January 27th, 2017 – 4 Months at Site
Reading: A Wild Sheep Chase by Murakami
Brought to you from/by The Village Void
It’s Chinese New Year and mak’s Chinese heritage on her dad’s side means she’s in a constant tizzy. All of the previous year’s paper ephemera – for the year of the monkey – have been torn down and replaced overnight with rooster images. The various shrines around the home have been dusted off and replenished with incense, fruit fruits, meat, and beverages for the spirits. A new little plate of offering has been placed on the tractor. The other night we hosted all the elderly women of our family and a visiting monk from a neighboring commune. It was dark out when everyone arrived and we gathered upstairs, right outside my bedroom door on the landing. The monk braided some white thread into little bundles which my immediate host-family – mak, pa, younger sister and brother Ieey and Chiev, as well as my oldest host brother Chou visiting from China – tucked behind their ears. They sat inside a ring of white thread and the grannies and I crowded beyond the white thread. The monk teased me a bit, to everyone’s amusement, and then led a prayer for the coming year complete with sprinkled holy water. “Do you understand the prayer?” asked the monk. I didn’t and he laughed. “No one here does. It’s in ancient Pali.”
The next morning, on the actual New Year’s Day, I subjected myself to the terrifying dawn walk to the house of Granny Nyor’s – mak’s mak. There I helped make num ansom until dawn. Throughout the day there were fireworks and poppers being set off throughout the village and a thin film of smoke from everyone’s num boiling-fires. My cousin Chhekka and her friend Phia were visiting and invited me over to the home of two teachers from pa’s school, Neakkru Mey and Lokkru Mithona. The two teachers were not only, to my surprise, married, but also related to us by blood in some roundabout way. We ate fresh papaya from their tree outback and Mey’s father beseeched me not to hate him or his daughter given their Vietnamese heritage. Chhekka and Phia laughed and explained that I didn’t share the vitriol for Vietnamese individuals in the same way many Cambodians were raised. Their home was expansive and splendid, directly adjacent to the water and boat landings with a dreamy view of Mount Borei across the flood lands. Chhekka saw me eyeing the water. “Should we go? Let’s go.”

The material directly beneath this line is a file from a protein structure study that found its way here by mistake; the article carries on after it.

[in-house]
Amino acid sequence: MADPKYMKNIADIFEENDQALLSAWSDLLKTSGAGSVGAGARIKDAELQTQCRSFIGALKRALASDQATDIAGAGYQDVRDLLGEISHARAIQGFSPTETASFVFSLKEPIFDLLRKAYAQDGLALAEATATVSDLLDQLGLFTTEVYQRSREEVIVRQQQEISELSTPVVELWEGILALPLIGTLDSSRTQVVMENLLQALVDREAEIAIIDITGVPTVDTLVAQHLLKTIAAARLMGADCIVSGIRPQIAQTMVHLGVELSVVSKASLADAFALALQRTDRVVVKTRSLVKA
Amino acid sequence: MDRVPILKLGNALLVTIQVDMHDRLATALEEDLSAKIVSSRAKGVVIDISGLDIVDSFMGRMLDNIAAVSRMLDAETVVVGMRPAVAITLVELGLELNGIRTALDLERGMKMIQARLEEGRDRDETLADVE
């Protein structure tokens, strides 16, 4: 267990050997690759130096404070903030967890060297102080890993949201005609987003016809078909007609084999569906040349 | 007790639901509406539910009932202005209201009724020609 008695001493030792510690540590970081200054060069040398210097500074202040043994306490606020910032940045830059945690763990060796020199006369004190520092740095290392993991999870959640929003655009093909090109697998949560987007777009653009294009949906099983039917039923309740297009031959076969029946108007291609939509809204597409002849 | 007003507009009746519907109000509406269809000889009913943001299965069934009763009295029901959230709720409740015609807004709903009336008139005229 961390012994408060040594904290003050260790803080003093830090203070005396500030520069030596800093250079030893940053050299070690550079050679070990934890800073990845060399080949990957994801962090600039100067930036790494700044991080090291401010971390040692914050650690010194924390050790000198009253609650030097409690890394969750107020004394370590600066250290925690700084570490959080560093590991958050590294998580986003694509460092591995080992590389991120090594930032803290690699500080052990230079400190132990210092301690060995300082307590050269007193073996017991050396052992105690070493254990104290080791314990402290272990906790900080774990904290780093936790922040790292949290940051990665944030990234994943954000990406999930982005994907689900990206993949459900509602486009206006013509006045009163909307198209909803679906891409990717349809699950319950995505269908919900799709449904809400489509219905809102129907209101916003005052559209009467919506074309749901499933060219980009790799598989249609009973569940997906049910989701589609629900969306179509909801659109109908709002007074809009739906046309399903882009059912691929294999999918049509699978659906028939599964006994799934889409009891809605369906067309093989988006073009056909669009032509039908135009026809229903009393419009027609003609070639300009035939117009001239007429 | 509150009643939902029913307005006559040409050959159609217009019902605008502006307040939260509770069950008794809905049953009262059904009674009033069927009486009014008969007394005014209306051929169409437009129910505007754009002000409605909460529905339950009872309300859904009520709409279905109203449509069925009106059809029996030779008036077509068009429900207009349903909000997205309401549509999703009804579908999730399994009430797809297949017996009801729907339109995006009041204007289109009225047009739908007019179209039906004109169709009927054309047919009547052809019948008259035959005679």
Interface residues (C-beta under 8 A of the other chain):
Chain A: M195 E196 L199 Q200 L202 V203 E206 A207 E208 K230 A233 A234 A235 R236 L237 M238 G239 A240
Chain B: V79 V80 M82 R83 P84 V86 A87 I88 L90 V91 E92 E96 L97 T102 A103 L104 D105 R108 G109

We packed a small picnic bag with crunchy packaged snacks, fresh papaya, and some bottled water then made our way down the stairs behind the house. There were several of the long, colorful fishing boats clustered on the water’s edge and Chhekka indicated which one would chariot us across the lake. Before I could wonder who would be our captain a twelve-year-old boy arrived and we stared at each other until Mey’s sister laughed and told me not to worry, he was a great driver. Just then Mithona appeared, having stumbled from the front yard where he had been drinking with his cousins. “Fear not! I shall be your captain,” he proclaimed which, in his state, horrified me more than the pre-teen who now sat defeated at the prow, having been passed over. All of my shipmates nodded at him with adoration and approval, though, so I climbed over the gunwales behind them.